Bipod mast

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The bipod mast is a two-legged mast used originally in Egypt during the 3rd millennium BCE. It can be described as two poles secured together at the top, forming a thin isosceles triangle. It did not appear until the Old Kingdom, third dynasty, and disappeared after the sixth dynasty when the pole mast took over during the Middle Kingdom.

The reason that the bipod mast was used for only a short time is also the reason that it developed in the first place. At the time reed boats were being used to carry goods up and down the Nile. A mast and sail were wanted to make these journeys go more quickly through wind power. The problem was that a pole mast would have to be secured or stepped in the center of the craft, at its weakest point. This would have caused the bottom of the boat to rupture. Because reed materials were not strong enough to support a single pole, the bipod was developed to better distribute the weight. The bipod mast continued to be used even when builders begun using wood to construct boats. It was used both along the Nile and once actual seafaring began. When it was reed materials being used the bipod mast was secured through backstays. Once the builders switched over to wood the two rods were tied to the wood continued to be secured with cables. These bipod masts could easily be stored by folding one side into the other laying it across the ship with its weight evenly distributed on stands also called forked crutches. Thus, the bipod masts were convenient for travel along the Nile. The Nile is easy to travel when heading north, with the current, but when heading south, sailors must use man power and wind power against the current. For this reason the development of the bipod mast was very important. The bipod mast allowed for faster travel south. It is likely that this improved trade because Egyptians did not waste as much time traveling south. Also, the development of the mast was part of the transition into seafaring. In voyaging across the sea a mast and sail are required. So, in conclusion the bipod mast played a major part in ushering in overseas trade.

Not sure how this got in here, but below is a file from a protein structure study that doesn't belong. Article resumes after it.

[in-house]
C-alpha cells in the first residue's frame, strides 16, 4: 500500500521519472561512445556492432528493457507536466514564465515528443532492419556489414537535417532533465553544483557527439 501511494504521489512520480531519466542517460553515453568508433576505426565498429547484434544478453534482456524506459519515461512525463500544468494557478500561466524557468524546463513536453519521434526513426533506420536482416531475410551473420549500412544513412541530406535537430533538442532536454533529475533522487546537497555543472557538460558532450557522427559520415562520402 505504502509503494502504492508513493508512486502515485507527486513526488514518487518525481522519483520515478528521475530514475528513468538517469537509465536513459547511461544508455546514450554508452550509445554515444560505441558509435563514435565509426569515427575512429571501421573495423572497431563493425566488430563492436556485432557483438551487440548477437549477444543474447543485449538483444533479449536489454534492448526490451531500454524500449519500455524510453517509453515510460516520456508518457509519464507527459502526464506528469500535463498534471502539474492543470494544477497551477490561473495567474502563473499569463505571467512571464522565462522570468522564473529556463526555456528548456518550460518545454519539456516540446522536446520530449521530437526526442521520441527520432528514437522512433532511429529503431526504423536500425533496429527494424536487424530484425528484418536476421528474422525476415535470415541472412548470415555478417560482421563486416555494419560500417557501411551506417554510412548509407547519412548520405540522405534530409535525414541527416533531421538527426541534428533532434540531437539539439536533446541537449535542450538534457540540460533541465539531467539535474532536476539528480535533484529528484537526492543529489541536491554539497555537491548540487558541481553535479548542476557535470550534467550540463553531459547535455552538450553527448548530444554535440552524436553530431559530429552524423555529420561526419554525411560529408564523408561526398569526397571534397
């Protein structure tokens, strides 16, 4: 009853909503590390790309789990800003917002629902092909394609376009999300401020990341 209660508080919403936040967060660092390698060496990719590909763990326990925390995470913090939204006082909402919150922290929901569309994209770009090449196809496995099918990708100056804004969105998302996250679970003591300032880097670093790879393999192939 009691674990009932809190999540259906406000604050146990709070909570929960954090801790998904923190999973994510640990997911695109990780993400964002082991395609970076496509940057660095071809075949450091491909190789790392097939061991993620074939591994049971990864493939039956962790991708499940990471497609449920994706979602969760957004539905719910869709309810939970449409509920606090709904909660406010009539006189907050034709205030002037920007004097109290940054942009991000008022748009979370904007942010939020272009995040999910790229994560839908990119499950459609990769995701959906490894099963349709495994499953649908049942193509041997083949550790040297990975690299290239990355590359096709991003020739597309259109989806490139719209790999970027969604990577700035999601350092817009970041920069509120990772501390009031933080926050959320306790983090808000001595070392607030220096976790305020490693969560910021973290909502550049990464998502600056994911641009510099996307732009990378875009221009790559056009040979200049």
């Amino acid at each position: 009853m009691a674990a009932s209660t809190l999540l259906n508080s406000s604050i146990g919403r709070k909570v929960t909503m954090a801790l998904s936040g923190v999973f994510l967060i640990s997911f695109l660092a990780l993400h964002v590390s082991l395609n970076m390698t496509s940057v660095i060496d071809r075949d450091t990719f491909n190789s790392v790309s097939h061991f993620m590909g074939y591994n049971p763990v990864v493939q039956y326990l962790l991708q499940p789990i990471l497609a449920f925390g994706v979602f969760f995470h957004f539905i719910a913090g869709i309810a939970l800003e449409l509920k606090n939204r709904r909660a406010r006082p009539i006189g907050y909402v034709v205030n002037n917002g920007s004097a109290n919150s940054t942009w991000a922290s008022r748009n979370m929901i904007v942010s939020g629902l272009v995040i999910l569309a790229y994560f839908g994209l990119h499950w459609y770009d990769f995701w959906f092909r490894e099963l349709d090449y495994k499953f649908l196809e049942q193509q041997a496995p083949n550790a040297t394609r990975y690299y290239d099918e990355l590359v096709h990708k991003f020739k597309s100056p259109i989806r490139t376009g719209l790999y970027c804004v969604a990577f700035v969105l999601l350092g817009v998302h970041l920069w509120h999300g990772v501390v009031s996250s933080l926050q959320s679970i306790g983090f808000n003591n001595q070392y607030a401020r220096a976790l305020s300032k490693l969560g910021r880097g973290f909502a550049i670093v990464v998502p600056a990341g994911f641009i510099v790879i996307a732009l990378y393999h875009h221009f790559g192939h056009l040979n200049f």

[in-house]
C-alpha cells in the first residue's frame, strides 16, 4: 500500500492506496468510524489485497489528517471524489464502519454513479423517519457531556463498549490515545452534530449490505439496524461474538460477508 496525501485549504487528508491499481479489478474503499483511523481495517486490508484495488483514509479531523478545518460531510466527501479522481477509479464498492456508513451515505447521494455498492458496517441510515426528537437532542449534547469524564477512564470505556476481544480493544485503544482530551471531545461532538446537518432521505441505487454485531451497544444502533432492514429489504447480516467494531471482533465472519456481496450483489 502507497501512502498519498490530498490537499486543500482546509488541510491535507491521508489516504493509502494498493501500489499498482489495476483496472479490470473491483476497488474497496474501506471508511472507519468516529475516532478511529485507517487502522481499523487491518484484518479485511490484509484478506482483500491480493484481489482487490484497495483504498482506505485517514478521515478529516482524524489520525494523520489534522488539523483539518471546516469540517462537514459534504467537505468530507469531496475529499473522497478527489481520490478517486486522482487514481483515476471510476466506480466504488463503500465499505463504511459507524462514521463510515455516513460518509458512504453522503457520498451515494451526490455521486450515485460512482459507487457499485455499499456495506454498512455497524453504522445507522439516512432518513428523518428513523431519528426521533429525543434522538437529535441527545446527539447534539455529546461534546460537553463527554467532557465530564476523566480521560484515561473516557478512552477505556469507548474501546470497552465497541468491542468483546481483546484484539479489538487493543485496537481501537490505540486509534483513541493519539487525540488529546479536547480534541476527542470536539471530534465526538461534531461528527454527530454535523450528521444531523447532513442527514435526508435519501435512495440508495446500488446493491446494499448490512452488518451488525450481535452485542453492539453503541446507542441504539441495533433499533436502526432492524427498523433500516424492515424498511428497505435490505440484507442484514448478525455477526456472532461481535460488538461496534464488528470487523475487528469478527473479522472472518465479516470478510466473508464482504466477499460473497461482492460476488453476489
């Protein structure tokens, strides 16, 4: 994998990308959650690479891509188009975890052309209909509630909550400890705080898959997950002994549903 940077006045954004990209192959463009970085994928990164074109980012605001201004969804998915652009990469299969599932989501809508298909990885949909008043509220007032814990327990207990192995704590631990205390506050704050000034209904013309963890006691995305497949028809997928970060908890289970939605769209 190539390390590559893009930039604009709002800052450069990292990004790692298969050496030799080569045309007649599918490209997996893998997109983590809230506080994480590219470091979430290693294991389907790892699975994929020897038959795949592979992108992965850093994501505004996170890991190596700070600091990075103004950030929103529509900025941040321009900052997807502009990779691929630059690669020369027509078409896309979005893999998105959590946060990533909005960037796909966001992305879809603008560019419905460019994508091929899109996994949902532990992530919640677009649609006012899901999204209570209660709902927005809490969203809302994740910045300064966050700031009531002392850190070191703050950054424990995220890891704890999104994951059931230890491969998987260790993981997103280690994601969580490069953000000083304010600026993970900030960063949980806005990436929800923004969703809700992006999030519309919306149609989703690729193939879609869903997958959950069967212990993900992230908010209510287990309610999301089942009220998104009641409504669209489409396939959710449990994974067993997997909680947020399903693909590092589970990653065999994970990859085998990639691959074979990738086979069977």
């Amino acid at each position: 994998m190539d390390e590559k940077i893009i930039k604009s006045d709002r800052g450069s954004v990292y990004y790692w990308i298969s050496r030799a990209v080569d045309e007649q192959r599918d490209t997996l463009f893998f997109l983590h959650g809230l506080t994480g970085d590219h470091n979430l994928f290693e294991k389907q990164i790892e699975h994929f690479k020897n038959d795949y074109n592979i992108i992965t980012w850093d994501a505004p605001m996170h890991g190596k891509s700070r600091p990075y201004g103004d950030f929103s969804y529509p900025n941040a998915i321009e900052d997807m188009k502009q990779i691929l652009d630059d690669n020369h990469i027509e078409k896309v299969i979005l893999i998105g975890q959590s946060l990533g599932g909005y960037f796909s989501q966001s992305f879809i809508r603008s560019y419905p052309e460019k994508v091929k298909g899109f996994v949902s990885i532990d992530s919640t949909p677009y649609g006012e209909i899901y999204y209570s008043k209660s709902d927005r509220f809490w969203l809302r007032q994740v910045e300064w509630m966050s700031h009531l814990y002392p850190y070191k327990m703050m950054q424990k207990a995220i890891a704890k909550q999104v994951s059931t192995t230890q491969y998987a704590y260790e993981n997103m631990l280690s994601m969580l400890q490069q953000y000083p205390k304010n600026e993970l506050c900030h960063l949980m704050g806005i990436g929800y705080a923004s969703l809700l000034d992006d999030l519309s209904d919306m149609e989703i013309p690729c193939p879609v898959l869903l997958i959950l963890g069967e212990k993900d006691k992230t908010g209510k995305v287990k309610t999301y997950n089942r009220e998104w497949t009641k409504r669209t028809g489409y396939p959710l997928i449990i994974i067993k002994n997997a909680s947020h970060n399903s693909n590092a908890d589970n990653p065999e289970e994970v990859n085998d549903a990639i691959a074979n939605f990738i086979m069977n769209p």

References[edit]

Casson, Lionel. 1971. Ships and Seamanship in the Ancient World. Princeton University Press.

Hornell, James. 1970. Water transport: origins and early evolution. Newton Abbot, David & Charles.

Johnstone, Paul. 1989. The Sea-Craft of Prehistory. Routledge.

Jones, Dilwyn. 1995. Boats. University of Texas Press.

McGrail, Sean. 2004. Boats of the World: From the Stone Age to Medieval Times. Oxford University Press.

Vinson, Steve. 1994. Egyptian boats and ships. Osprey Publishing.